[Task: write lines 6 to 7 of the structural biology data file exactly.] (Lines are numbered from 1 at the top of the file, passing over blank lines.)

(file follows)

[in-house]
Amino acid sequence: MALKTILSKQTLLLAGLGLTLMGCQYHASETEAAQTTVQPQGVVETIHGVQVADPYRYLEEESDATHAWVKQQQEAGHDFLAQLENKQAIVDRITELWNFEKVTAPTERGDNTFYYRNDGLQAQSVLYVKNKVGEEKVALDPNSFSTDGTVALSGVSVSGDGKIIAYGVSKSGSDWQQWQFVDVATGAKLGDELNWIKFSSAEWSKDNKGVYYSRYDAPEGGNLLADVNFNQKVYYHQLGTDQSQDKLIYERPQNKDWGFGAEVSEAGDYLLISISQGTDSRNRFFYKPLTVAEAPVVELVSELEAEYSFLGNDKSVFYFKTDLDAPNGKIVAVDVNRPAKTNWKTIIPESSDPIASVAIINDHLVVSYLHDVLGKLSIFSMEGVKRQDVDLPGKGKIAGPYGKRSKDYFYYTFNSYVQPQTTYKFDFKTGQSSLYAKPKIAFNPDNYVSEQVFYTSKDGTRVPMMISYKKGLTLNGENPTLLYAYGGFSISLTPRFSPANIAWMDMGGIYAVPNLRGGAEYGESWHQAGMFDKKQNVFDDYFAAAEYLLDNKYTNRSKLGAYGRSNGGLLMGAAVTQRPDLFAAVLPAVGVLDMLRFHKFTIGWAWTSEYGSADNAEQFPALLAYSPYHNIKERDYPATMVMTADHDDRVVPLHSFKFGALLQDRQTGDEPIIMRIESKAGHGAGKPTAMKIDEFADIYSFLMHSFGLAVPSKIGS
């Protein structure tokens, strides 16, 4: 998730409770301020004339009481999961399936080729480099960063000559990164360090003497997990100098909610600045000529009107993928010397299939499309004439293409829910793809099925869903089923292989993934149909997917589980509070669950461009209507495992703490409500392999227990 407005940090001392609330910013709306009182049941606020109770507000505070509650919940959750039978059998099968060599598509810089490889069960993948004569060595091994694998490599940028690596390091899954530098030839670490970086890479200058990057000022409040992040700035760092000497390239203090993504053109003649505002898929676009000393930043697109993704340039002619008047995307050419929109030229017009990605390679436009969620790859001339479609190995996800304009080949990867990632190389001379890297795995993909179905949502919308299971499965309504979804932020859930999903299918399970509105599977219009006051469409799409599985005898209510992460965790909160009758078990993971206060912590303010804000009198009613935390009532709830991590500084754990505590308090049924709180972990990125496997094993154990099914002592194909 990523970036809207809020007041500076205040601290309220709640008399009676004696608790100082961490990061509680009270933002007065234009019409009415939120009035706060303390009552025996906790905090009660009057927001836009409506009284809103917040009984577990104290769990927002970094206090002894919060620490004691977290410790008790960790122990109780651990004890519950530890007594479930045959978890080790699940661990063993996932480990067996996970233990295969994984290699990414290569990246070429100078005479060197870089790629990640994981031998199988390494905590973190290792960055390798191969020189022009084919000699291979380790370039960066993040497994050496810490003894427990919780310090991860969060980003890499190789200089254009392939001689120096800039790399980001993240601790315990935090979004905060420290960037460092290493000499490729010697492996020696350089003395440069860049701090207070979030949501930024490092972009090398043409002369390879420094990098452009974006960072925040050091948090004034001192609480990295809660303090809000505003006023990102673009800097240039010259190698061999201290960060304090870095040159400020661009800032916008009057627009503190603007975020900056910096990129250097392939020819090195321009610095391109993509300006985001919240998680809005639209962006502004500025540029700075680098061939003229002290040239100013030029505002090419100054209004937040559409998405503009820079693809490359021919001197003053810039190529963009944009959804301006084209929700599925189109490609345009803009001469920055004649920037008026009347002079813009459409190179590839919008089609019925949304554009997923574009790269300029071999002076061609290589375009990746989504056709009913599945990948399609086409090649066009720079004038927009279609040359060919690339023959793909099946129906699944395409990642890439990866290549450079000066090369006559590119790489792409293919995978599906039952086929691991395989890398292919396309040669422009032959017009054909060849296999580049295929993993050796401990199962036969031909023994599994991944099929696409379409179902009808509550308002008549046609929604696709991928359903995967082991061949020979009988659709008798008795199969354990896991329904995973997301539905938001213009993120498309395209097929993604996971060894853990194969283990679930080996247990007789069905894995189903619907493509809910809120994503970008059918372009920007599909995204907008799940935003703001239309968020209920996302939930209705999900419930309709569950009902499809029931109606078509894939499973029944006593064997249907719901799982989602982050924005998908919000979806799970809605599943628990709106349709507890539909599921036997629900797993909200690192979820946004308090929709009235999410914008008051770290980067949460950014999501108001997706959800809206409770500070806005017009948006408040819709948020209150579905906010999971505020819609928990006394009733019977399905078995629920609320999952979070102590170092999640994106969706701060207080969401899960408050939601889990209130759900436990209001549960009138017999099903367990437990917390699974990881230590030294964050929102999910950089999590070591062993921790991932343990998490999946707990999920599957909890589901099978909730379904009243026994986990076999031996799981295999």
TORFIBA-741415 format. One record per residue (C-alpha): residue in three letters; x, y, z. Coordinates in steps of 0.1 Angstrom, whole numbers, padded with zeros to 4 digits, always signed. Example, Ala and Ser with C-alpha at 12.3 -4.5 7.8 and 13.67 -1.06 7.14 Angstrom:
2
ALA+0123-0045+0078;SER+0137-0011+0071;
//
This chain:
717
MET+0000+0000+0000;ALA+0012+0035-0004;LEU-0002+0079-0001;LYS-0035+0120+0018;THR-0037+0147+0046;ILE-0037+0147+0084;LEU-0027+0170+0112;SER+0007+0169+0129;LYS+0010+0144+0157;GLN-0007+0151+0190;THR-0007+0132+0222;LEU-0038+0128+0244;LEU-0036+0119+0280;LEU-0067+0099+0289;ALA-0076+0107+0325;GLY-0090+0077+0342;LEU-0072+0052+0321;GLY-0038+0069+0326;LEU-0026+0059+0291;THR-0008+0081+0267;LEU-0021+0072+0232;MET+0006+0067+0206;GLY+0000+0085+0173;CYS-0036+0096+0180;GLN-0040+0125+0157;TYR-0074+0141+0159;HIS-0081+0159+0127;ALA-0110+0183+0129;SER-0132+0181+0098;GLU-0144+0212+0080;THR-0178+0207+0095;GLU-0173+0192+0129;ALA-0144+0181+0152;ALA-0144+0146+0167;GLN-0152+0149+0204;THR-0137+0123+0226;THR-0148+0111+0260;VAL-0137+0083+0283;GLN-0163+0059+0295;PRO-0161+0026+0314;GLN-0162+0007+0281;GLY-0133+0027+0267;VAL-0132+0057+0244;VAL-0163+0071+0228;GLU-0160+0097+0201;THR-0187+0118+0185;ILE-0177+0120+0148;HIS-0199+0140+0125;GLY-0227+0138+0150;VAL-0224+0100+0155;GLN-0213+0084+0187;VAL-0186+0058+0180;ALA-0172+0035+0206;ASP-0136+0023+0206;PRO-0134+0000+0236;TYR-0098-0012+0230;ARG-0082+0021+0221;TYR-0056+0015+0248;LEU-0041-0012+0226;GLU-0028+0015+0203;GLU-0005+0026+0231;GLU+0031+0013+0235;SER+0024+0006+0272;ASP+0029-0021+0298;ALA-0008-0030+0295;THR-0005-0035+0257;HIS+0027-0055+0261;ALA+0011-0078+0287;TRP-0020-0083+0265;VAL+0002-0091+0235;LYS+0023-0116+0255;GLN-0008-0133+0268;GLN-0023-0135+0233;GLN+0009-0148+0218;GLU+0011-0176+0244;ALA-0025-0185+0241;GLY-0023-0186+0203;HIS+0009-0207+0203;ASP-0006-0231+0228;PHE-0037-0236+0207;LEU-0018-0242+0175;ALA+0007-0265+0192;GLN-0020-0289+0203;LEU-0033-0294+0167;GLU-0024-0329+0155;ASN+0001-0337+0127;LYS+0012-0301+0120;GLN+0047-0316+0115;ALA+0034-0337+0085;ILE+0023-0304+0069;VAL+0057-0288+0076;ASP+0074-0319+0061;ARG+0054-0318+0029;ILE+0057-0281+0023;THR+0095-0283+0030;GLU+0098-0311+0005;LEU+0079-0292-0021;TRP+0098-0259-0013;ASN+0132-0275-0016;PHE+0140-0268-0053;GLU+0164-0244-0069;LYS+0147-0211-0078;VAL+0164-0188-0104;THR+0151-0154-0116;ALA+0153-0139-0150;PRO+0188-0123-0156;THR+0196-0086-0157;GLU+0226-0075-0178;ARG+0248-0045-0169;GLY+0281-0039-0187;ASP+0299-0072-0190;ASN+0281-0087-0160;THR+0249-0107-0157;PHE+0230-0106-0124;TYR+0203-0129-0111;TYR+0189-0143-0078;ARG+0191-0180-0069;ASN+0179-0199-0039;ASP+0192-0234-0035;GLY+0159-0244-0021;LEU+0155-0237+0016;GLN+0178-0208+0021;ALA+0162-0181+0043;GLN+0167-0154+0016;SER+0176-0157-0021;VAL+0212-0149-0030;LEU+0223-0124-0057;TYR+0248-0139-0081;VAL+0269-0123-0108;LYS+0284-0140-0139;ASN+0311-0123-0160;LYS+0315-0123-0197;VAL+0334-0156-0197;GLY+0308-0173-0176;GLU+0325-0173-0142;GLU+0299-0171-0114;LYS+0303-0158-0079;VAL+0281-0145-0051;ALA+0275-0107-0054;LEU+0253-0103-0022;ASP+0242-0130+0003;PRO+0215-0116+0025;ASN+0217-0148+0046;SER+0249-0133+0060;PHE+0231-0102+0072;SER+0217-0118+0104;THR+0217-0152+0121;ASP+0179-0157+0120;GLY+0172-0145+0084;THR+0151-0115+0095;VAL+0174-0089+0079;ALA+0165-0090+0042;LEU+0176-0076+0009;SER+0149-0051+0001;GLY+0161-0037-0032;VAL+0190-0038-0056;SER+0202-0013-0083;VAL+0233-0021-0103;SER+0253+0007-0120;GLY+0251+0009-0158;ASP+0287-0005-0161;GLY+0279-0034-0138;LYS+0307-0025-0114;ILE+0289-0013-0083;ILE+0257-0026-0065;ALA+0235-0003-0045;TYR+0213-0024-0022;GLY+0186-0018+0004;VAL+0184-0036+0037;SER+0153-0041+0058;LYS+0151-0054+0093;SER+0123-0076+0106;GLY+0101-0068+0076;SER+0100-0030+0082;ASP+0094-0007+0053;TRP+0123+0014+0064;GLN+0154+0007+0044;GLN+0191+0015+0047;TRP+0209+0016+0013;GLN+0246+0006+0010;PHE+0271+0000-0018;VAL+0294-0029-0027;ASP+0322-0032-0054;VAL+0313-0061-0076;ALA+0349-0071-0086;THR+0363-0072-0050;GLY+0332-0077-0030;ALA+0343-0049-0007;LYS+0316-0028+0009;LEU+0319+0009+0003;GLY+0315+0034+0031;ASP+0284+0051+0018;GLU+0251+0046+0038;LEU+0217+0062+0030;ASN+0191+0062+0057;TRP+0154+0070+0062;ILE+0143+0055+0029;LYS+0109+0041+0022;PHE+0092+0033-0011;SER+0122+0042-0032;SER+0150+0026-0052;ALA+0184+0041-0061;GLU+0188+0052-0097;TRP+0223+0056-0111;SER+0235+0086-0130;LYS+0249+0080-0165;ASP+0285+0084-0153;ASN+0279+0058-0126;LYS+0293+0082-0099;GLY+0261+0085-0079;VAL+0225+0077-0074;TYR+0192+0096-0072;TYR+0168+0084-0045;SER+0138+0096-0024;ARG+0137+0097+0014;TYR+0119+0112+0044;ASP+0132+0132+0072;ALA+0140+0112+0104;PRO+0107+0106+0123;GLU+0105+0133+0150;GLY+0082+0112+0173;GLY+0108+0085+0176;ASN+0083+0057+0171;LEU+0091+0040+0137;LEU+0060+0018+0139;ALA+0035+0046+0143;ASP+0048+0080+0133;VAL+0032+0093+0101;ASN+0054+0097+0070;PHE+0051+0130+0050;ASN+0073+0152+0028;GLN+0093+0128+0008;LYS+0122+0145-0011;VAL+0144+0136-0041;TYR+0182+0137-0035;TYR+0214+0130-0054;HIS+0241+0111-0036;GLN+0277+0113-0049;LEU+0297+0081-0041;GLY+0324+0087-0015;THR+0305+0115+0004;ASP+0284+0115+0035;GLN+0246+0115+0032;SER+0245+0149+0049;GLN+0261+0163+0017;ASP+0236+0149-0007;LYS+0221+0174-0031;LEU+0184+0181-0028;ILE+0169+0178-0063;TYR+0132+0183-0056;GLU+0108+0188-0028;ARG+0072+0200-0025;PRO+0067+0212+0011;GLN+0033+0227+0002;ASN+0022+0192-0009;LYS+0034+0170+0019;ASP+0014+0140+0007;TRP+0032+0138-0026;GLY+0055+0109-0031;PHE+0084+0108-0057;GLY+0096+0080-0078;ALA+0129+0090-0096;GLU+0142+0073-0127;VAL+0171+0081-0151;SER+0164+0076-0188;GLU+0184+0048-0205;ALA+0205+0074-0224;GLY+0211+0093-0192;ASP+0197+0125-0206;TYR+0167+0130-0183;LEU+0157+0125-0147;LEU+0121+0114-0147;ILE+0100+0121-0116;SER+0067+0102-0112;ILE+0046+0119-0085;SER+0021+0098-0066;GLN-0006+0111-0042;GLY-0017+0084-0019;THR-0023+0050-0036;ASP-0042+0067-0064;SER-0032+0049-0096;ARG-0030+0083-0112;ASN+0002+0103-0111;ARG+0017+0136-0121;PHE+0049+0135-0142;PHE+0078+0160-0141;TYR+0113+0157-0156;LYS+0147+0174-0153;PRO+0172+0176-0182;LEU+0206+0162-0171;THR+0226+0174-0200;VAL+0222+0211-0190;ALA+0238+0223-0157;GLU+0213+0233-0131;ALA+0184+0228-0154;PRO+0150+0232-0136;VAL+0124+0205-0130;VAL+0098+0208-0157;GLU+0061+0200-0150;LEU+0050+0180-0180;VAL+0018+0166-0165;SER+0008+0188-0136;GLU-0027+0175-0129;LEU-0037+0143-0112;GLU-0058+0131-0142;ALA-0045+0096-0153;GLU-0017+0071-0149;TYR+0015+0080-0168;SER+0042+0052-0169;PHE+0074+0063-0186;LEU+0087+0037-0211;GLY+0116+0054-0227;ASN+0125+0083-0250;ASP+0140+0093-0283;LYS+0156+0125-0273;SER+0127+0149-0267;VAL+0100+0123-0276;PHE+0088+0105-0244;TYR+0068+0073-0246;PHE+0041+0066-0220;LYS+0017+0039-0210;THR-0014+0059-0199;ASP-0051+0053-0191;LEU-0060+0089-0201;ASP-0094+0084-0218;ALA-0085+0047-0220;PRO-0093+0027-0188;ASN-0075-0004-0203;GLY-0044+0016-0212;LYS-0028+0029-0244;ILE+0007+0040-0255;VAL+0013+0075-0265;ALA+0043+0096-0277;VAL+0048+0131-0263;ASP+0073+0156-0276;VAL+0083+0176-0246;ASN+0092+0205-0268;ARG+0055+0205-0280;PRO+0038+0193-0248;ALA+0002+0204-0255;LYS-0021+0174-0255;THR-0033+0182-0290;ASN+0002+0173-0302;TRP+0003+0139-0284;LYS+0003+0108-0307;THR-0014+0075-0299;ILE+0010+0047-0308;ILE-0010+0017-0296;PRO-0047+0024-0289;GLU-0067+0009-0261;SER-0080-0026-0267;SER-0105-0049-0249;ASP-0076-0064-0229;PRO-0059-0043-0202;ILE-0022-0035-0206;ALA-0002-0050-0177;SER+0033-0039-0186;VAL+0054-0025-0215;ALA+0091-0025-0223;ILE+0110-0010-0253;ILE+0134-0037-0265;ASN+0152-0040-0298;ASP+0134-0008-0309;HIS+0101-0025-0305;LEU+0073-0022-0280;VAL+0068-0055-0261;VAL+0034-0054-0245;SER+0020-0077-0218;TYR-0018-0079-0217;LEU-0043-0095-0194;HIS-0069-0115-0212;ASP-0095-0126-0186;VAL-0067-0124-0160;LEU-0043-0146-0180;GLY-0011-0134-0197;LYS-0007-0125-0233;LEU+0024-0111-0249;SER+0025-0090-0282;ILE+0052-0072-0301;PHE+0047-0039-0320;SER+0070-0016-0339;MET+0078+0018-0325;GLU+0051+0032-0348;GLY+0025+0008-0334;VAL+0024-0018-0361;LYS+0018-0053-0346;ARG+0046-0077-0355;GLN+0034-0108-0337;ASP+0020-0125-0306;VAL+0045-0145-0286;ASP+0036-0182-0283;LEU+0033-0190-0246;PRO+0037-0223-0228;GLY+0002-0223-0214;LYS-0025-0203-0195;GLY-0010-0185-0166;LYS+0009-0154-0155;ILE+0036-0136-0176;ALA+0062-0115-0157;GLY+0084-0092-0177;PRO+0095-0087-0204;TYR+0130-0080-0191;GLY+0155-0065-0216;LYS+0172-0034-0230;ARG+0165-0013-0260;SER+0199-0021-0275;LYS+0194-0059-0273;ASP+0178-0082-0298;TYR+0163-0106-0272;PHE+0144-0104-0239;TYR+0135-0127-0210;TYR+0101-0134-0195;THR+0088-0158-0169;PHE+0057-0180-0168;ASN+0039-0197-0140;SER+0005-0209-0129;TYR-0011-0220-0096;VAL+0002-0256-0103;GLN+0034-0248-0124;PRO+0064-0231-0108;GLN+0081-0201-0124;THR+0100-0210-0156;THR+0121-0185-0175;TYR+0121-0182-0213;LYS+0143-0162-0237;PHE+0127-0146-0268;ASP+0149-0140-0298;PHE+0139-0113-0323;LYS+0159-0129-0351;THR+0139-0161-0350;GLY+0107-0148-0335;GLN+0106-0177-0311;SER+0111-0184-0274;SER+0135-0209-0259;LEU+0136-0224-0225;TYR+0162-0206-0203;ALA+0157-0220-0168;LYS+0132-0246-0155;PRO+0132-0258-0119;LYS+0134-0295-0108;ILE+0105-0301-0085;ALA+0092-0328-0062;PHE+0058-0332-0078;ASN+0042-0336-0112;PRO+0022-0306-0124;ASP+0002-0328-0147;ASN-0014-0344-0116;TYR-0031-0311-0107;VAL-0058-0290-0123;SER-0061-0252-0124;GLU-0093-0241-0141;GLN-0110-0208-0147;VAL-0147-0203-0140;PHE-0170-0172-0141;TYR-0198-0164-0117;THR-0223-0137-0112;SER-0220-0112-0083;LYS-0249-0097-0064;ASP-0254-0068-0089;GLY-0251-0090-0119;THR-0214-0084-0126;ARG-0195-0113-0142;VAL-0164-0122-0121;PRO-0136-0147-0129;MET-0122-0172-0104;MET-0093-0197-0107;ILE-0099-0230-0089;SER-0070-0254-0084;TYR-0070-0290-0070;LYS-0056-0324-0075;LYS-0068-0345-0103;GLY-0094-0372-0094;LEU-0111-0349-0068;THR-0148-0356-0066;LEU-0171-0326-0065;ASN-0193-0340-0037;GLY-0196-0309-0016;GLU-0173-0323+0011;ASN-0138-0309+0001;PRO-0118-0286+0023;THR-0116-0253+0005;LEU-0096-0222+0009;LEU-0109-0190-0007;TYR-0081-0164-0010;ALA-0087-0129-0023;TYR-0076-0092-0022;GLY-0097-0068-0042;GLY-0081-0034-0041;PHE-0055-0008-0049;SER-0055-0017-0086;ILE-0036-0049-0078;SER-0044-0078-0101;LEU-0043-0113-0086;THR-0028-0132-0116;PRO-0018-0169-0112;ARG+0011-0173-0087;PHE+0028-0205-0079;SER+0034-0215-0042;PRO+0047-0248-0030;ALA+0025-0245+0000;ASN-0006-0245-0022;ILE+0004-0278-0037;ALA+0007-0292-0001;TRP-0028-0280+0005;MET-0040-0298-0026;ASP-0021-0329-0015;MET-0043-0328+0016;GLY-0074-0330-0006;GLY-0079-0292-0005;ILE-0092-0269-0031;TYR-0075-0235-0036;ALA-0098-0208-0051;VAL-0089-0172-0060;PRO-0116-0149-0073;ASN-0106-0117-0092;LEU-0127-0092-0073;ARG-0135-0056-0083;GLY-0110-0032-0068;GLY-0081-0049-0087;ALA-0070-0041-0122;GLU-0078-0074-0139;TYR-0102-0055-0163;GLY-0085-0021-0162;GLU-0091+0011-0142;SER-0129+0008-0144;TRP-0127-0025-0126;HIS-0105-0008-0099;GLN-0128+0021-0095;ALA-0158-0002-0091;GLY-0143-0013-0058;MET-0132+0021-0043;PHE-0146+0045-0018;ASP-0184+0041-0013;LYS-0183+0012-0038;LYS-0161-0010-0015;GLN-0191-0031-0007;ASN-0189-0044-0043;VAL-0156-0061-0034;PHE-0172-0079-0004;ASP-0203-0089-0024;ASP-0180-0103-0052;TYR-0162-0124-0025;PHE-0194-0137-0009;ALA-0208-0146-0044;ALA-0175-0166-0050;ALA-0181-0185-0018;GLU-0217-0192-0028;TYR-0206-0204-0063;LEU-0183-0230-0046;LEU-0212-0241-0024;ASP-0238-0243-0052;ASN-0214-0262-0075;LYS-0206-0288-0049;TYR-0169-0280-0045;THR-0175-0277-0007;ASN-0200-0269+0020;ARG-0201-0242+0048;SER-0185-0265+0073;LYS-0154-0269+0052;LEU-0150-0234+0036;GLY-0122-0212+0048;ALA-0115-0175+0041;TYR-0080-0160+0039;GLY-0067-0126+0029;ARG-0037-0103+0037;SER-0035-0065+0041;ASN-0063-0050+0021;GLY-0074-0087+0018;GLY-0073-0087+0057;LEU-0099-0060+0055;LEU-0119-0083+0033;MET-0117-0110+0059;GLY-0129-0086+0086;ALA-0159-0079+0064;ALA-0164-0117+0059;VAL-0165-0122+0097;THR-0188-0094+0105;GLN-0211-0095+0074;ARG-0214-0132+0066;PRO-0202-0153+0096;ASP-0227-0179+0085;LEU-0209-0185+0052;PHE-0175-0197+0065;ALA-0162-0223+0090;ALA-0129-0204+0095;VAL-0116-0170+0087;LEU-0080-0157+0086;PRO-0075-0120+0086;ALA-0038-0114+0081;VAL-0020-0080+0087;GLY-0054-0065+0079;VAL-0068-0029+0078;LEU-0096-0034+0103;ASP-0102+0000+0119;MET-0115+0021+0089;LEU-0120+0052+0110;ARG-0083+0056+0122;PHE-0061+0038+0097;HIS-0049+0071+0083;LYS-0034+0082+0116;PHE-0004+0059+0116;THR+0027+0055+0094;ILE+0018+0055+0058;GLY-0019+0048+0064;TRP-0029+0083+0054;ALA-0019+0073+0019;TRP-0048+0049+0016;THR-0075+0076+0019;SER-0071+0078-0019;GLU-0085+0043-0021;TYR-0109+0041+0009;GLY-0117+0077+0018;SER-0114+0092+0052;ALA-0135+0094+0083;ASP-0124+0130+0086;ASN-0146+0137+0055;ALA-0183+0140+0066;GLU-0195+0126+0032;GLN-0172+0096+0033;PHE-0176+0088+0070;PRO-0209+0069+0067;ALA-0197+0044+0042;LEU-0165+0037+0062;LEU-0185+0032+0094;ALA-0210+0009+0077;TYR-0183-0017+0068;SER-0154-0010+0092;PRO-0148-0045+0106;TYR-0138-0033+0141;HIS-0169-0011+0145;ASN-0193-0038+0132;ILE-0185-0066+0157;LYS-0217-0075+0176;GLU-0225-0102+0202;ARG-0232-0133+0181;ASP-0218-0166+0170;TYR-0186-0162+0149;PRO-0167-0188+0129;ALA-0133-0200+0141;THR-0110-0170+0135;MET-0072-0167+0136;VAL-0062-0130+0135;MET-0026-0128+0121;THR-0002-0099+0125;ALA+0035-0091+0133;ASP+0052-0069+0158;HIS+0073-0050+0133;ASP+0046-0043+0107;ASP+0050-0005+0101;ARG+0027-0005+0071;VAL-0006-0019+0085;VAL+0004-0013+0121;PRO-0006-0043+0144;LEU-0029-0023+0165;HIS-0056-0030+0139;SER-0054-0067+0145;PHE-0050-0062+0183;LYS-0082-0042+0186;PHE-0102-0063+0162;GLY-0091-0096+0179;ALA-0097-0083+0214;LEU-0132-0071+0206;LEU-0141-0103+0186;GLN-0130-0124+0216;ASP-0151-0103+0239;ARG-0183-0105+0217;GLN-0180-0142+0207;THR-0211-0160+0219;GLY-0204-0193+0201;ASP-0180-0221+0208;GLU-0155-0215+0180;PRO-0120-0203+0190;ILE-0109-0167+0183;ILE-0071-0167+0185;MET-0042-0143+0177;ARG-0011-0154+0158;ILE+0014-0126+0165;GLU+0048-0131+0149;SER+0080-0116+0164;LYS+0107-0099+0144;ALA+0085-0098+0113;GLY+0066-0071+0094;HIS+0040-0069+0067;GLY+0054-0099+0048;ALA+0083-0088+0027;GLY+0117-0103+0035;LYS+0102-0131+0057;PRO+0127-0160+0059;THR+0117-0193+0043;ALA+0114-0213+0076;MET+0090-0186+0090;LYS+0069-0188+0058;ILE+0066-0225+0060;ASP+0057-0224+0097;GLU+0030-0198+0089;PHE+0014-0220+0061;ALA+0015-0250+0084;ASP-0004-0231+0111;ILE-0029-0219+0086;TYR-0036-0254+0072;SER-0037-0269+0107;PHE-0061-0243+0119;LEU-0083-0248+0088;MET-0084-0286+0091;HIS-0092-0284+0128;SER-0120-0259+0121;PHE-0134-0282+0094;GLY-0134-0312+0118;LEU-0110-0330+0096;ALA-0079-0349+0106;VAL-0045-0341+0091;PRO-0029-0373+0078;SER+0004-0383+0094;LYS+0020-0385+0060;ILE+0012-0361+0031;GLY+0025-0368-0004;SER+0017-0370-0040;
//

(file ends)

ALA+0123-0045+0078;SER+0137-0011+0071;
//